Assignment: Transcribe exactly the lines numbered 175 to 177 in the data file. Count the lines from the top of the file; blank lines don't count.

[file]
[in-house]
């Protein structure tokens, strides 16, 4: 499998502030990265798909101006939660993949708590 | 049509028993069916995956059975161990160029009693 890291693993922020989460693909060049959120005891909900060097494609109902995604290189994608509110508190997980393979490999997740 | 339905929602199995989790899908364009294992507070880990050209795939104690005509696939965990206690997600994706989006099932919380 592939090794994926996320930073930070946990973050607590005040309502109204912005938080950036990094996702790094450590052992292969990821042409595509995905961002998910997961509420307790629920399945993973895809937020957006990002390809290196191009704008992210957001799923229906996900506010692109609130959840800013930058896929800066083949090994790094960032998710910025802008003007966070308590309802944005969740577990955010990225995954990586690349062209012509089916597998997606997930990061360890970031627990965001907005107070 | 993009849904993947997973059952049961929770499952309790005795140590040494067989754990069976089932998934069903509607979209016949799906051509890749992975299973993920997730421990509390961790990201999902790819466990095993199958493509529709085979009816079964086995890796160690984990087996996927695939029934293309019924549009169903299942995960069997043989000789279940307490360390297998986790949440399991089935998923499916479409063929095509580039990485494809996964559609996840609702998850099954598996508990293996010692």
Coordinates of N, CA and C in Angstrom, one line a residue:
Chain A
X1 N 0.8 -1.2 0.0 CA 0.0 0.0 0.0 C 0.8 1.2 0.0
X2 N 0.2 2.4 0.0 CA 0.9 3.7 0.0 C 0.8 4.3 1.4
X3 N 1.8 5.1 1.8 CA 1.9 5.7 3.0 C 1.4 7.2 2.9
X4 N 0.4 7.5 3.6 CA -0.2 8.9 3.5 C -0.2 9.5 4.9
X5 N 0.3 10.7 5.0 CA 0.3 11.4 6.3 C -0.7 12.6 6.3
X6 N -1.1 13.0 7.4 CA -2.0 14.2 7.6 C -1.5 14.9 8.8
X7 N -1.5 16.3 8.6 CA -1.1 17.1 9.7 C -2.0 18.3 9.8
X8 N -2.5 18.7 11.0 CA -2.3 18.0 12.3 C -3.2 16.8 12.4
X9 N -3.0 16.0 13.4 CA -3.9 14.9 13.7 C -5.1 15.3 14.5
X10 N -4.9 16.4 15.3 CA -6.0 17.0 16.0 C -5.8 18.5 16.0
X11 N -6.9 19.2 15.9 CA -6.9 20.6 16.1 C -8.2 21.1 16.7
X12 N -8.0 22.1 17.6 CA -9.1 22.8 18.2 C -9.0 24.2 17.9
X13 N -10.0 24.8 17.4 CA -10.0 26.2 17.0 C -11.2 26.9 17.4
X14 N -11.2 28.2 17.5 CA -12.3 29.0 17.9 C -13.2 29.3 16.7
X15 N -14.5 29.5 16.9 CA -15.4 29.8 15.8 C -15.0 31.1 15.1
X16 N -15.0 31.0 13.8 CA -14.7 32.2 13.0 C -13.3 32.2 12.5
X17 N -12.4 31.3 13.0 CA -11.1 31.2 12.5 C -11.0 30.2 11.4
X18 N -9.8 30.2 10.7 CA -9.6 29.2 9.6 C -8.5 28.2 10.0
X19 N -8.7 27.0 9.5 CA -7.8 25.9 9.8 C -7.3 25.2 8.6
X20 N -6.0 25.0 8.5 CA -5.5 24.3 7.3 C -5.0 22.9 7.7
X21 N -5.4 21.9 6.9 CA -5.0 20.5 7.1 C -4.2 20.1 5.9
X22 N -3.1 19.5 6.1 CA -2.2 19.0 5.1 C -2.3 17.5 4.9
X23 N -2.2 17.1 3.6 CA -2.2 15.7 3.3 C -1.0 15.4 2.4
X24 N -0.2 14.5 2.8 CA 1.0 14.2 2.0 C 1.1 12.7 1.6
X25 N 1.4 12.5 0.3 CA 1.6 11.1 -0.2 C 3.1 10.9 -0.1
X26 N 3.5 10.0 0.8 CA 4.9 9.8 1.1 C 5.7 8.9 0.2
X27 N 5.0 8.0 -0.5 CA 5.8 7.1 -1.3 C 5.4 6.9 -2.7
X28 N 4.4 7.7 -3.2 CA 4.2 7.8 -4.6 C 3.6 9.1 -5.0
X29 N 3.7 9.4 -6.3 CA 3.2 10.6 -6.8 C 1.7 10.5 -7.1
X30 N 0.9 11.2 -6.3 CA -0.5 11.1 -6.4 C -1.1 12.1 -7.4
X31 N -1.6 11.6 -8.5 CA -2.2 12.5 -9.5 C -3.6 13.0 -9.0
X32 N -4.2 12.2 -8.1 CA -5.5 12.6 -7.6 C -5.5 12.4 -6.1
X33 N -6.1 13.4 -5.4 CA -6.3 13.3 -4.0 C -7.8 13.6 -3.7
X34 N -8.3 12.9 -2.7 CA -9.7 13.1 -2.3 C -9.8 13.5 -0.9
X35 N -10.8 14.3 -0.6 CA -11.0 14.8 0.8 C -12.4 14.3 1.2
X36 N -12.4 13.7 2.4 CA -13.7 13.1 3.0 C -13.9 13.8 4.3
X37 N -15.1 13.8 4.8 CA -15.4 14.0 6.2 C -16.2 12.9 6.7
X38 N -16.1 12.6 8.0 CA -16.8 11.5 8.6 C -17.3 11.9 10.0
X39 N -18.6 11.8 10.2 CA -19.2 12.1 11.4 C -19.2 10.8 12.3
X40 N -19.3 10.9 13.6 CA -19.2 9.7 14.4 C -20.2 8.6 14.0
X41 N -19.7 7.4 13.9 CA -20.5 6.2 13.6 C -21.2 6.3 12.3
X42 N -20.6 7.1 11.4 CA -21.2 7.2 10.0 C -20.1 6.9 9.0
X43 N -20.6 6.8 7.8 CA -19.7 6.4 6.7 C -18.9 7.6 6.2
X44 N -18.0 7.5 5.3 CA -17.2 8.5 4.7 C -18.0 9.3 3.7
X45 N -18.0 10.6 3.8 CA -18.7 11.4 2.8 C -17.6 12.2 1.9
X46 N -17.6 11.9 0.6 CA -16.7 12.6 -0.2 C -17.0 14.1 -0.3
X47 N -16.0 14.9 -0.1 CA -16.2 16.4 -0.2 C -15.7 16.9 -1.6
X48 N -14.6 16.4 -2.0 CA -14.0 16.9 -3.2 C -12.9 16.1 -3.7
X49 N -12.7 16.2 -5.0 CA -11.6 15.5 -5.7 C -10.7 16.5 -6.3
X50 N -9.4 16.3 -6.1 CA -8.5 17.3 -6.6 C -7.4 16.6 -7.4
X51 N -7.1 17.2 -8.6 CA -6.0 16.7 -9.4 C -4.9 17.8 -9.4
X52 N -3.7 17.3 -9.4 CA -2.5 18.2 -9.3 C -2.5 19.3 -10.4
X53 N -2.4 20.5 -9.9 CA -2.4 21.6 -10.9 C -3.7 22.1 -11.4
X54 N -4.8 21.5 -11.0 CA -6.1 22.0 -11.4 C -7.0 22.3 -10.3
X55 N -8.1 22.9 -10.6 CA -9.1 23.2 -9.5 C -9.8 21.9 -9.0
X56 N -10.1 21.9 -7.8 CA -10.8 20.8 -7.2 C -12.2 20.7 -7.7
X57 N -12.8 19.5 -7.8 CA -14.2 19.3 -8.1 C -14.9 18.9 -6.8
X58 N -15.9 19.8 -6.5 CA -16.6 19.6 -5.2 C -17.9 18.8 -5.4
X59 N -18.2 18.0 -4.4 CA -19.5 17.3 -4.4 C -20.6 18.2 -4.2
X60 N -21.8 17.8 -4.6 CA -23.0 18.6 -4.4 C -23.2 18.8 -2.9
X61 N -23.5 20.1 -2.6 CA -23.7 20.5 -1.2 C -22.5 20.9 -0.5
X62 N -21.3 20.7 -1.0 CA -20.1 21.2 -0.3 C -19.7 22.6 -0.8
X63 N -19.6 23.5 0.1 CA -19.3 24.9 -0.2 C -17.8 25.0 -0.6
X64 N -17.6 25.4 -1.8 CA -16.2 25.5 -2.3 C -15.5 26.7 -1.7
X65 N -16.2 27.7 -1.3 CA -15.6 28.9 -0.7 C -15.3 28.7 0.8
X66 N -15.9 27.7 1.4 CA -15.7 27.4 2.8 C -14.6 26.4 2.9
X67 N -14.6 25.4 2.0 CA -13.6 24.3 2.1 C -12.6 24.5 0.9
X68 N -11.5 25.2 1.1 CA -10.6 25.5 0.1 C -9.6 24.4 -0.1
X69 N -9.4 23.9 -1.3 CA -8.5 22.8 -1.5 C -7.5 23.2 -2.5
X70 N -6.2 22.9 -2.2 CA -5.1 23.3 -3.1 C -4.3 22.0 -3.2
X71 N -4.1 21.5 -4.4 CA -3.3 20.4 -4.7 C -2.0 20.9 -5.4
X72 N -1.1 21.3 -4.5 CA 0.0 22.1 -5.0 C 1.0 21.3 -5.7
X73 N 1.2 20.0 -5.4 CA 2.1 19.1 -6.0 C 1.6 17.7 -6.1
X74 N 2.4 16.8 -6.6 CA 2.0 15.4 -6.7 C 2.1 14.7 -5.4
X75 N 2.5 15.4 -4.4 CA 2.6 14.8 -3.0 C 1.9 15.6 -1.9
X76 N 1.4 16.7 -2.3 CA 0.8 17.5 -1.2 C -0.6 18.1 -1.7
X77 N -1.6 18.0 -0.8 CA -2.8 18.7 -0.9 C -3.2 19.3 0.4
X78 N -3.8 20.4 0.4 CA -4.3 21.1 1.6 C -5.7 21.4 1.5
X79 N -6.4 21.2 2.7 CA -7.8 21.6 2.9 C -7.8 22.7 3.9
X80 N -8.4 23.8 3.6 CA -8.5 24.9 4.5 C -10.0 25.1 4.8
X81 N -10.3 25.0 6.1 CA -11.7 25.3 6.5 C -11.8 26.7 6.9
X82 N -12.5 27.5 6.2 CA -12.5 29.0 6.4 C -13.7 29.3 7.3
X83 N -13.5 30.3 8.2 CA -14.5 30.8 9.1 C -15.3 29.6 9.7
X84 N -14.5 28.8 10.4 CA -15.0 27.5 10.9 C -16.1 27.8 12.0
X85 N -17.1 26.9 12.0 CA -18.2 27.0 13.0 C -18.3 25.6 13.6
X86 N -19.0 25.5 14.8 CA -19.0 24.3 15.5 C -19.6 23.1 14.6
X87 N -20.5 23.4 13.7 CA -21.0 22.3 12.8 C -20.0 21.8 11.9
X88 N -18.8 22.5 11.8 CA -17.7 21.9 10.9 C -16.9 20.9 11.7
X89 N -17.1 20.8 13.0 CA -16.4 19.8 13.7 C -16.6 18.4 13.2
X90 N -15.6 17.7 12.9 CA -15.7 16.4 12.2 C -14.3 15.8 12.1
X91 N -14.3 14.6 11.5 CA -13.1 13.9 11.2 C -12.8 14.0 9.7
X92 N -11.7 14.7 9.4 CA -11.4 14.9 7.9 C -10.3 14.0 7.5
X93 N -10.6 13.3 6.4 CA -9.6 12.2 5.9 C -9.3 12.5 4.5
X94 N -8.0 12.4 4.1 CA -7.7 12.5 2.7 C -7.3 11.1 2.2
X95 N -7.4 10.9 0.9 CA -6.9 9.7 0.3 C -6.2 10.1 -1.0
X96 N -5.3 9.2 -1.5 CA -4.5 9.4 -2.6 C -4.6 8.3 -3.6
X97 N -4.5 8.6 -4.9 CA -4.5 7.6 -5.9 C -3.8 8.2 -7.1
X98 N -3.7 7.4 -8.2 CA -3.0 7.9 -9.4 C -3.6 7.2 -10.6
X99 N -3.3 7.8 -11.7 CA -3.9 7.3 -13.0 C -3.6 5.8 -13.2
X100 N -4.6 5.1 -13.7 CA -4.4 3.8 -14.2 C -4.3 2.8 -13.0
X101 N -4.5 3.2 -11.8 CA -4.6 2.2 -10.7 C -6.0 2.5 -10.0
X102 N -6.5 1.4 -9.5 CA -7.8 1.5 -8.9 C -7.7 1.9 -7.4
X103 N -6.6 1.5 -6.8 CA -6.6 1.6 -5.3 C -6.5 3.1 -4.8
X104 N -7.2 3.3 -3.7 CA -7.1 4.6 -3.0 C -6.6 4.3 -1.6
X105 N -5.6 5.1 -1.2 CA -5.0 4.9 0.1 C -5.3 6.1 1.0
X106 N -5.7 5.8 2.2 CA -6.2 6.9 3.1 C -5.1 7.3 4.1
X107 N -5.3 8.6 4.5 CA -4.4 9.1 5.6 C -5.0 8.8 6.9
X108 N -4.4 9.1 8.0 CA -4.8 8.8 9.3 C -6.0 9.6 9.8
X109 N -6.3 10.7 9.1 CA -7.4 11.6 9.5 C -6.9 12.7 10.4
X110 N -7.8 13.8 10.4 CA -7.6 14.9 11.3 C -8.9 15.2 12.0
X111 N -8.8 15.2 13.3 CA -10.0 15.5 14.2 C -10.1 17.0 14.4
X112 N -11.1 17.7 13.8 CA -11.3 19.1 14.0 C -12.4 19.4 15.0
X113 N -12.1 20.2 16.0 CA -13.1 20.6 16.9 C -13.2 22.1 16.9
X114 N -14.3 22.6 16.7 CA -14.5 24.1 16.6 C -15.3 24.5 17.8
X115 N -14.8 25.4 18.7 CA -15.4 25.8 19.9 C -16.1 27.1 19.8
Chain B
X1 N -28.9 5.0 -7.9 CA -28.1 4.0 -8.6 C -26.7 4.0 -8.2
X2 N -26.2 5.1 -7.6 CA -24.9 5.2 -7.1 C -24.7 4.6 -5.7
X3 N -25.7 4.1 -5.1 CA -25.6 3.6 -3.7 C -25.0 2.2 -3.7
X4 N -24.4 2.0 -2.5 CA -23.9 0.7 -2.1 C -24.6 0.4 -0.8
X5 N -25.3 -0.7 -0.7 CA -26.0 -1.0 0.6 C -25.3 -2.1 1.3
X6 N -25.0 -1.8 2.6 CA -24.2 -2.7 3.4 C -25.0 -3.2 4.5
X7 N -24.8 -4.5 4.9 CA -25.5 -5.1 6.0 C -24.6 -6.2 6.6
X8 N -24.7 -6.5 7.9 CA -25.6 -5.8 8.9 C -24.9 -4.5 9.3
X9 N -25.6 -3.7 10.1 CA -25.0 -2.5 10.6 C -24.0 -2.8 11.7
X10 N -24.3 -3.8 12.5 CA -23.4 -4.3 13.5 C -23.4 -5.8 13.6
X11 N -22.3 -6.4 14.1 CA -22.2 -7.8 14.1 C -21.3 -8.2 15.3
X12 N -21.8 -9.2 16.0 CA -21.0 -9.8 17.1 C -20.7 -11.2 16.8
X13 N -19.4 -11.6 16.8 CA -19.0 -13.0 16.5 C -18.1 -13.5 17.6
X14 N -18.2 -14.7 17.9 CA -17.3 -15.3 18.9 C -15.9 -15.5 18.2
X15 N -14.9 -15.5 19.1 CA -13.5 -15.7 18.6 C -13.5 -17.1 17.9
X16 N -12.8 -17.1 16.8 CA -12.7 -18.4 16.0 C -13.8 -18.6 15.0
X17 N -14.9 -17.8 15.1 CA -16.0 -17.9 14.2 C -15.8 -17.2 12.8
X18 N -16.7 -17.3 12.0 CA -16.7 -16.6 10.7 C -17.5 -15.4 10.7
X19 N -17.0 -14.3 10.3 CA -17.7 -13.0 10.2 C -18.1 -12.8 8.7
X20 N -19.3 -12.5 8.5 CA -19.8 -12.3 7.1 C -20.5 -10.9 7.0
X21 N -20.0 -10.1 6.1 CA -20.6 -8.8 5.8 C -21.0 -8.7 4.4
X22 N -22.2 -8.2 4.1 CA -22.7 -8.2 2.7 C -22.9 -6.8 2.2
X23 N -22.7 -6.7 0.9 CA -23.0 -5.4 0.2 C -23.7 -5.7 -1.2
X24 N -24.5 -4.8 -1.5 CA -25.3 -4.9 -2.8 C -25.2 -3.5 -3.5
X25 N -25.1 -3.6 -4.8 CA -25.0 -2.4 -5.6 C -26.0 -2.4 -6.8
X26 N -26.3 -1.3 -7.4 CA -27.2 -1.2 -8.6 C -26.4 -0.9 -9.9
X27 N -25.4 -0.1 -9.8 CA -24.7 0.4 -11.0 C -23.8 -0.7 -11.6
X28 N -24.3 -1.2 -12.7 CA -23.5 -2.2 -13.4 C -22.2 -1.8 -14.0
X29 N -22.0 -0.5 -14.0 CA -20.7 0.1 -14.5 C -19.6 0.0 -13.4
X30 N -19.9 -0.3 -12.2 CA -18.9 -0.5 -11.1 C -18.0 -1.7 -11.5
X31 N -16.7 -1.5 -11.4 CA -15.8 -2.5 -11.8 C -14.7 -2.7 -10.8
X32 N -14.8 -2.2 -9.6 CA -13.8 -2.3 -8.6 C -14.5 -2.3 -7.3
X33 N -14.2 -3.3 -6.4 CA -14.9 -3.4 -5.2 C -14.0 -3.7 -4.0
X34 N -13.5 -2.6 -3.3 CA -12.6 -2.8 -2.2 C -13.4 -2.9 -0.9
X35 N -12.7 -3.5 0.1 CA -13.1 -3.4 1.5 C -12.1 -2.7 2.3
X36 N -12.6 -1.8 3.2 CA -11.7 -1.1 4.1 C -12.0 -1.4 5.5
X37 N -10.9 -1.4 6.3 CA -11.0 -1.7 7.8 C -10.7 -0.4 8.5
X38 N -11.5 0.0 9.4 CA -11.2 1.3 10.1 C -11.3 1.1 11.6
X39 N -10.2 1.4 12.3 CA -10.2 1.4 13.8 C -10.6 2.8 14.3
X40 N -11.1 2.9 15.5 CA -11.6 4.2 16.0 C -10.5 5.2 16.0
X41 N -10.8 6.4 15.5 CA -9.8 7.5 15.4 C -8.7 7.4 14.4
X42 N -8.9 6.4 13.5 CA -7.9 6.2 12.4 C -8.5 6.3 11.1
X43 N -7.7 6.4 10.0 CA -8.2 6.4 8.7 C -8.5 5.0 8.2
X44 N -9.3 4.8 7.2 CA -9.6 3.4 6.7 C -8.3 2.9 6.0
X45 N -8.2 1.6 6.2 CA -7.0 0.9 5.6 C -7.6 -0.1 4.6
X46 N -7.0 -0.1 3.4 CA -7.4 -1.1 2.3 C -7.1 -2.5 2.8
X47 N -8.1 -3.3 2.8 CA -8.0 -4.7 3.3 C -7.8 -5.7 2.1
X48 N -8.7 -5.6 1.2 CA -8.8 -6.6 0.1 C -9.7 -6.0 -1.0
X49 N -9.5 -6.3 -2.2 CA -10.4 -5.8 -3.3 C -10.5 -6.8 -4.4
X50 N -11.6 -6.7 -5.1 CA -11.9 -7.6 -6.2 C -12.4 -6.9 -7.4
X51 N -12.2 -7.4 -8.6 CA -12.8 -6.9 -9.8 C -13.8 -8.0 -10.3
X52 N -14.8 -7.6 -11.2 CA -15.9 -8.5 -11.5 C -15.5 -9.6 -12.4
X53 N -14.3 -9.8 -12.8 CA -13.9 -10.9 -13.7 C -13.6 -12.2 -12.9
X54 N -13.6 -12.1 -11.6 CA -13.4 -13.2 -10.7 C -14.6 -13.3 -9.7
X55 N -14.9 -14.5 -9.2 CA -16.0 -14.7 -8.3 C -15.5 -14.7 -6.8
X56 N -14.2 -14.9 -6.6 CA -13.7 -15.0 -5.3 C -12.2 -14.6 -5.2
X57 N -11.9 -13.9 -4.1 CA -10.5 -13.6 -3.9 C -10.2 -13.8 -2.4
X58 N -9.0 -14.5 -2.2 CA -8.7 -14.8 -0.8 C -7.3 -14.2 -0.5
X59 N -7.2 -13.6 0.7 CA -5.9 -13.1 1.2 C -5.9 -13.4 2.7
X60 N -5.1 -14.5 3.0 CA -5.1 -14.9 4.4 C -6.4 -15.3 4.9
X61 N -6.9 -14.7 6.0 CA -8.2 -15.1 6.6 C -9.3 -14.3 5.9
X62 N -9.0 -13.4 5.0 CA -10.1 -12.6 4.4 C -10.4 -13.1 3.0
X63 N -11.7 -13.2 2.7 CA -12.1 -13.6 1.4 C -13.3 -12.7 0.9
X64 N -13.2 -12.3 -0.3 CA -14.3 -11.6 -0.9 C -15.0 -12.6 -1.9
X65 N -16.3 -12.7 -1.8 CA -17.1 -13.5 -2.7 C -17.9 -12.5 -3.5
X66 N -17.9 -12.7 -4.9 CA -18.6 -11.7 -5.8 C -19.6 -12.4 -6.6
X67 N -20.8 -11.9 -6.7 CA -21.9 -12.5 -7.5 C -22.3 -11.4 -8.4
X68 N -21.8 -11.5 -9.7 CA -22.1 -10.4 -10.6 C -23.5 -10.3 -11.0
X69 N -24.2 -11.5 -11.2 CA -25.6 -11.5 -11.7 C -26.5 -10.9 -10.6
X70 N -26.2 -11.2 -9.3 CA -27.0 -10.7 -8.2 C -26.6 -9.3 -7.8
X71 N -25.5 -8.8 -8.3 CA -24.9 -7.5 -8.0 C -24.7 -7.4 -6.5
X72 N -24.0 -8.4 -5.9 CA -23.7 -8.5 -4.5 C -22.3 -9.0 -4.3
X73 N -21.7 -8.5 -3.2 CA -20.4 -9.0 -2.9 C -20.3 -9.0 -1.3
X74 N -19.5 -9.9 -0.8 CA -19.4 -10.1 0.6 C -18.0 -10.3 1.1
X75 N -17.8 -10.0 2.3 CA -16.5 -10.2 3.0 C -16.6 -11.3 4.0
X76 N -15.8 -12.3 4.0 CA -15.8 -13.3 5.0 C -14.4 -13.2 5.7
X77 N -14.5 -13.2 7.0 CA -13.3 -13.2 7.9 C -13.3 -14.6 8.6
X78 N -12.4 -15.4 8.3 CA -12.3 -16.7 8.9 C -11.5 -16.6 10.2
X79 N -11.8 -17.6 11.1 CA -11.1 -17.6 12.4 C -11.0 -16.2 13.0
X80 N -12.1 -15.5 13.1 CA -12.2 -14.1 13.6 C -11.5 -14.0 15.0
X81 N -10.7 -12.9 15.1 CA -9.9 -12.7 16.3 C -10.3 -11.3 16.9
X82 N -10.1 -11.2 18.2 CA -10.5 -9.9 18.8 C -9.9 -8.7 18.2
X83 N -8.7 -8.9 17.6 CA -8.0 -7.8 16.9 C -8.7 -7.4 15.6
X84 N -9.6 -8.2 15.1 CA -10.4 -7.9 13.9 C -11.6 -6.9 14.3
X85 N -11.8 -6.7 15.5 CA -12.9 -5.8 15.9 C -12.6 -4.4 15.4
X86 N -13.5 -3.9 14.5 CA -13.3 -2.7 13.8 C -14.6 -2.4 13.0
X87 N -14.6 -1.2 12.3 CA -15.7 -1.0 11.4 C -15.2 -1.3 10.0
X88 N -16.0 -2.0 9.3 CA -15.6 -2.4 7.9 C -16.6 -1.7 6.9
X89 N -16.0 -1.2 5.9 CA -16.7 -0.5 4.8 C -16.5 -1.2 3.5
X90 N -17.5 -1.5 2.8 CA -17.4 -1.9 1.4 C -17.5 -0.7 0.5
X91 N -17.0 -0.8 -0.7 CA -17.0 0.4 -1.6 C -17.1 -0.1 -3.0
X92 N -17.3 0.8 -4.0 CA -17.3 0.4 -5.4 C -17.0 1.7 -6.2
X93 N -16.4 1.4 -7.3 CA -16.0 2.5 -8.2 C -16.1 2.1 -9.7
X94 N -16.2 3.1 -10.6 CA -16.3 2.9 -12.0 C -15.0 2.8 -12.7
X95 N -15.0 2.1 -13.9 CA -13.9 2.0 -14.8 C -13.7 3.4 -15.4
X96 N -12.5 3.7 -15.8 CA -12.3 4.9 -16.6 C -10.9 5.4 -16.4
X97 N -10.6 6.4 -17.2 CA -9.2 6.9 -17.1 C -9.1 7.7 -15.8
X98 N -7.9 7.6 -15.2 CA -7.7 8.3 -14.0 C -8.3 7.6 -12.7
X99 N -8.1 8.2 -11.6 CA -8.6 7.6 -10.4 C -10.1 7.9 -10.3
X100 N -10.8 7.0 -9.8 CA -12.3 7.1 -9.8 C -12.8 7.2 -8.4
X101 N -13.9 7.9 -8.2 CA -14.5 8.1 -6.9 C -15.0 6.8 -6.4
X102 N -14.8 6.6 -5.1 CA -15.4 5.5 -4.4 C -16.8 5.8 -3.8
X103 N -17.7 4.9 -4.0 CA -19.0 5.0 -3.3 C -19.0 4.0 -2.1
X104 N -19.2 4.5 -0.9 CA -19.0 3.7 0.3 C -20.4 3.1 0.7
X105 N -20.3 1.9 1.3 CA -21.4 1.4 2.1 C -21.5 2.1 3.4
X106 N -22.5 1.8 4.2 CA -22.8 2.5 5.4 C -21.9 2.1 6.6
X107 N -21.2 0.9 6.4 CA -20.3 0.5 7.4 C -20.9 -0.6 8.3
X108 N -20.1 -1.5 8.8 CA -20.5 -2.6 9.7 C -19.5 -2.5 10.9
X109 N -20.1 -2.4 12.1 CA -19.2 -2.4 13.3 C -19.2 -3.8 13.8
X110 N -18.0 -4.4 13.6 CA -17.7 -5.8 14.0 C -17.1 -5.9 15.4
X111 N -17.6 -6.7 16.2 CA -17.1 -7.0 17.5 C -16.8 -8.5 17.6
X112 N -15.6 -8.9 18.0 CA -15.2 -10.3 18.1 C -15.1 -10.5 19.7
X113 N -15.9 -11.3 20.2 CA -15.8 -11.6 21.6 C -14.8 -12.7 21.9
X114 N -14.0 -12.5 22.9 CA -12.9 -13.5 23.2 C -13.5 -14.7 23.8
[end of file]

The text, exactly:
X55 N -14.9 -14.5 -9.2 CA -16.0 -14.7 -8.3 C -15.5 -14.7 -6.8
X56 N -14.2 -14.9 -6.6 CA -13.7 -15.0 -5.3 C -12.2 -14.6 -5.2
X57 N -11.9 -13.9 -4.1 CA -10.5 -13.6 -3.9 C -10.2 -13.8 -2.4